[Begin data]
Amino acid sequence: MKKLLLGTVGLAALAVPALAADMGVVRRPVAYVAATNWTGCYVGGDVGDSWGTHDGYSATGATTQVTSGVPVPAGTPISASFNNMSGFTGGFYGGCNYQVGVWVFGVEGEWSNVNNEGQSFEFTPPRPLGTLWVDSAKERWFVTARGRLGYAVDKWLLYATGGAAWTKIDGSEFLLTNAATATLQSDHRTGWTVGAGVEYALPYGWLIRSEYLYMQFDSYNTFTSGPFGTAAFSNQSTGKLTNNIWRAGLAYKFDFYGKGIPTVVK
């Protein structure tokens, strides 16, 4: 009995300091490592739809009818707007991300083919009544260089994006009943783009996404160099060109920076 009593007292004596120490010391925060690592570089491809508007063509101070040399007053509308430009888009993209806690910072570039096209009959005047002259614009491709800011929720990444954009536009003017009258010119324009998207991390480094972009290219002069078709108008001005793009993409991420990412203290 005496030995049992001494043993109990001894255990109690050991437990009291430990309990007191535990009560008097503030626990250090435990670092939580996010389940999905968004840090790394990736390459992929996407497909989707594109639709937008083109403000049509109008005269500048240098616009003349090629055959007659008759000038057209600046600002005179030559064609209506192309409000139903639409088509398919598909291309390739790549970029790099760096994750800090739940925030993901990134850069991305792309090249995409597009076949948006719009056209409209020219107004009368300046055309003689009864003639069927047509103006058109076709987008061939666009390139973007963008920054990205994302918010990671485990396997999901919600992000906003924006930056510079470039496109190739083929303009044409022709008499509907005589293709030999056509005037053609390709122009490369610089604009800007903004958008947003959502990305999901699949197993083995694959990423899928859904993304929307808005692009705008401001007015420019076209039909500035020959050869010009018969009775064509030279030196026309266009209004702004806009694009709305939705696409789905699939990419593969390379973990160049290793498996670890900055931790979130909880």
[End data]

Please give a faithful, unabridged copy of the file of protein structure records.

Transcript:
Amino acid sequence: MKKLLLGTVGLAALAVPALAADMGVVRRPVAYVAATNWTGCYVGGDVGDSWGTHDGYSATGATTQVTSGVPVPAGTPISASFNNMSGFTGGFYGGCNYQVGVWVFGVEGEWSNVNNEGQSFEFTPPRPLGTLWVDSAKERWFVTARGRLGYAVDKWLLYATGGAAWTKIDGSEFLLTNAATATLQSDHRTGWTVGAGVEYALPYGWLIRSEYLYMQFDSYNTFTSGPFGTAAFSNQSTGKLTNNIWRAGLAYKFDFYGKGIPTVVK
């Protein structure tokens, strides 16, 4: 009995300091490592739809009818707007991300083919009544260089994006009943783009996404160099060109920076 009593007292004596120490010391925060690592570089491809508007063509101070040399007053509308430009888009993209806690910072570039096209009959005047002259614009491709800011929720990444954009536009003017009258010119324009998207991390480094972009290219002069078709108008001005793009993409991420990412203290 005496030995049992001494043993109990001894255990109690050991437990009291430990309990007191535990009560008097503030626990250090435990670092939580996010389940999905968004840090790394990736390459992929996407497909989707594109639709937008083109403000049509109008005269500048240098616009003349090629055959007659008759000038057209600046600002005179030559064609209506192309409000139903639409088509398919598909291309390739790549970029790099760096994750800090739940925030993901990134850069991305792309090249995409597009076949948006719009056209409209020219107004009368300046055309003689009864003639069927047509103006058109076709987008061939666009390139973007963008920054990205994302918010990671485990396997999901919600992000906003924006930056510079470039496109190739083929303009044409022709008499509907005589293709030999056509005037053609390709122009490369610089604009800007903004958008947003959502990305999901699949197993083995694959990423899928859904993304929307808005692009705008401001007015420019076209039909500035020959050869010009018969009775064509030279030196026309266009209004702004806009694009709305939705696409789905699939990419593969390379973990160049290793498996670890900055931790979130909880």